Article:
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The Effect of Robot-Assisted Laparoscopic Prostatectomy on Nocturia

By R.C. Hutchinson, D.D. Thiel, A.M. Tavlarides, N.N. Diehl and A.S. Parker.

Journal of Endourology, Volume 26, Issue 7, 1 July 2012, Pages 861-865


Background and Purpose:
Investigators have reported that men undergoing radical retropubic prostatectomy (RRP) for prostate cancer (PCa) can experience significant changes in nocturia after surgery. We examined the effect of robot-assisted laparoscopic prostatectomy (RALP) on nocturia symptoms in men with PCa from baseline to 1-year follow-up.

Patients and Methods:
Between August 2006 and August 2010, 116 patients undergoing RALP for clinically localized PCa had baseline and 1-year Expanded Prostate Cancer Index Composite (EPIC) questionnaire data obtained. Patients were divided into three groups with respect to nocturia: N1 (0 or 1 episode per night), N2 (2 episodes per night), and N3 (3 or more episodes per night).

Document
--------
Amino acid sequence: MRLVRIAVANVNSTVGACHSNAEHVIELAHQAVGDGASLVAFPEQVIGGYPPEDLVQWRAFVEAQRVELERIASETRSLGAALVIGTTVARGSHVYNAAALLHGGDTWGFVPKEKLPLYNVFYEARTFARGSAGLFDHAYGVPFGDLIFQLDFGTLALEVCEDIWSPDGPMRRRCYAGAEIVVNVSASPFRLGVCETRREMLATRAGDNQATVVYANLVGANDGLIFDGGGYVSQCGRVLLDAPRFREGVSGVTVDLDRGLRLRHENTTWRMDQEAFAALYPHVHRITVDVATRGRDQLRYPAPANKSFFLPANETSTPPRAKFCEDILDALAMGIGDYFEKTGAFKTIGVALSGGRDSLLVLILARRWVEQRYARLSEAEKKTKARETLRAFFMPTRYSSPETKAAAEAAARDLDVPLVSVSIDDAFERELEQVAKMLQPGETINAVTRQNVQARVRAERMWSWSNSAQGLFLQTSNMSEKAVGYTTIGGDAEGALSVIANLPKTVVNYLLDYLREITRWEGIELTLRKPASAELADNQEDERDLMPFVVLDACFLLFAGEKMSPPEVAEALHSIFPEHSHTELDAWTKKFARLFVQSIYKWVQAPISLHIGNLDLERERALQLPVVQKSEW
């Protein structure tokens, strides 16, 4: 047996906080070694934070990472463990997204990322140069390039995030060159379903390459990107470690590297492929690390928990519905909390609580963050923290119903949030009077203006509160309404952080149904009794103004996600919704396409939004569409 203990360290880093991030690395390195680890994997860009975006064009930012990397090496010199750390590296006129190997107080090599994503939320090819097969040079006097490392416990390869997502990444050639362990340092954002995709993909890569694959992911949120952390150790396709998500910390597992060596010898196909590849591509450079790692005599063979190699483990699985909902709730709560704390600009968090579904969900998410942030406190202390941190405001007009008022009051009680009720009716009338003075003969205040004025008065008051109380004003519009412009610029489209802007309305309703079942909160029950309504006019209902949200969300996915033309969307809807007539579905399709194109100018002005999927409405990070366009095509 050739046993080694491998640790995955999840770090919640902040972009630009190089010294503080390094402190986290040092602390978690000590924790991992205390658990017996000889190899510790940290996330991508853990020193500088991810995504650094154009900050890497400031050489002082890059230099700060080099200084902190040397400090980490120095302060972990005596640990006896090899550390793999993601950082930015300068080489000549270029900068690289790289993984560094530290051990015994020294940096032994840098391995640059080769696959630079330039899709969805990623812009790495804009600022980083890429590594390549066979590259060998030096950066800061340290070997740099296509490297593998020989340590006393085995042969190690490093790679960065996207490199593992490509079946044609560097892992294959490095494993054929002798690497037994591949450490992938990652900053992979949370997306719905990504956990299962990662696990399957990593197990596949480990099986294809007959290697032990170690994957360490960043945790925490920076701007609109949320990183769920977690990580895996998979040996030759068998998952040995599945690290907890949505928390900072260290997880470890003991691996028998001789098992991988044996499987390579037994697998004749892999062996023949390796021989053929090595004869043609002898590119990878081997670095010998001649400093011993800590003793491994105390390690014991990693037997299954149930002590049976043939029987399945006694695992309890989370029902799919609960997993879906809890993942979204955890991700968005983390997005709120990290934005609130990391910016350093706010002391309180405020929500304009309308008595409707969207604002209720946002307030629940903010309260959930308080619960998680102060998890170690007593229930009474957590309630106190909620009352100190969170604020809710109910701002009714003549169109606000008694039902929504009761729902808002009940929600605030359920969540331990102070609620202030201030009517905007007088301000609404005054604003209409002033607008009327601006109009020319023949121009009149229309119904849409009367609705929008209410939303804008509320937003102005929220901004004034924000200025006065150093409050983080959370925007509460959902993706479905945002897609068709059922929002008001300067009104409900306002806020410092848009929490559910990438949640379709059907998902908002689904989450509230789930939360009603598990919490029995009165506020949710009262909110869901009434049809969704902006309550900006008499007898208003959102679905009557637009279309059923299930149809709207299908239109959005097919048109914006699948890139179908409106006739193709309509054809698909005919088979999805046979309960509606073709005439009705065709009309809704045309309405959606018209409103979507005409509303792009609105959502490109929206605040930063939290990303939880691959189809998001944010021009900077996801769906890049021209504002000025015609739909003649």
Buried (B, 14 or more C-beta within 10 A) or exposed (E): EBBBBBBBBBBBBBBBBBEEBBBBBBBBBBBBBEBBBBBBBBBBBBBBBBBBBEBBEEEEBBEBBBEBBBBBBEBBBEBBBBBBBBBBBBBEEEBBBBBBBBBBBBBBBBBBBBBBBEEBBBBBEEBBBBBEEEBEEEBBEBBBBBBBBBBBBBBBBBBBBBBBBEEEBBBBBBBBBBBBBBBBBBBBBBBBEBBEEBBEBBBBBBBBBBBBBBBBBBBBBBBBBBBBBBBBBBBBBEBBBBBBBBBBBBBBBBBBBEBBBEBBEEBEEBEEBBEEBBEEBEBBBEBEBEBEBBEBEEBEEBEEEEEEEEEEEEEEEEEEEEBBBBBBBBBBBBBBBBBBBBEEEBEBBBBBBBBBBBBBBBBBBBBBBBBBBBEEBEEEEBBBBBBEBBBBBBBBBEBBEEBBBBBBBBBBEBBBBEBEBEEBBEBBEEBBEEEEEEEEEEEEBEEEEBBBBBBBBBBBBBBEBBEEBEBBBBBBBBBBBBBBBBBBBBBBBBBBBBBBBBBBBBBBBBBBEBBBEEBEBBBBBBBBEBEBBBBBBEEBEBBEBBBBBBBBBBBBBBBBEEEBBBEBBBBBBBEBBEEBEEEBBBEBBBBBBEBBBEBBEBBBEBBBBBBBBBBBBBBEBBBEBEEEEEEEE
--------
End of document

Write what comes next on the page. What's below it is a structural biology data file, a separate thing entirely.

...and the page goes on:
N1 (63 patients) had stable or worsened nocturia with 78% of patients retaining their N1 status, 21% progressed to N2 status, and 2% progressed to N3. N2 (29 patients) were 52% N1, 34% N2, and 14% N3 after surgery. The N3 (24 patients) had 29% improved to N1, 38% improved to N2, and 33% remained N3. EPIC urinary function and incontinence subscale scores were 92.3 and 91.3 preintervention and 85.2 and 76.6, (P=<0.001 for both), respectively, at follow-up. The combination of improved obstructive symptomatology and continence after RALP resulted in no net change in urinary bother.

RALP is associated with improved symptomatology in patients with the greatest level of preinterventional nocturia. Patients with minimal preoperative nocturia may experience worsening of nocturia.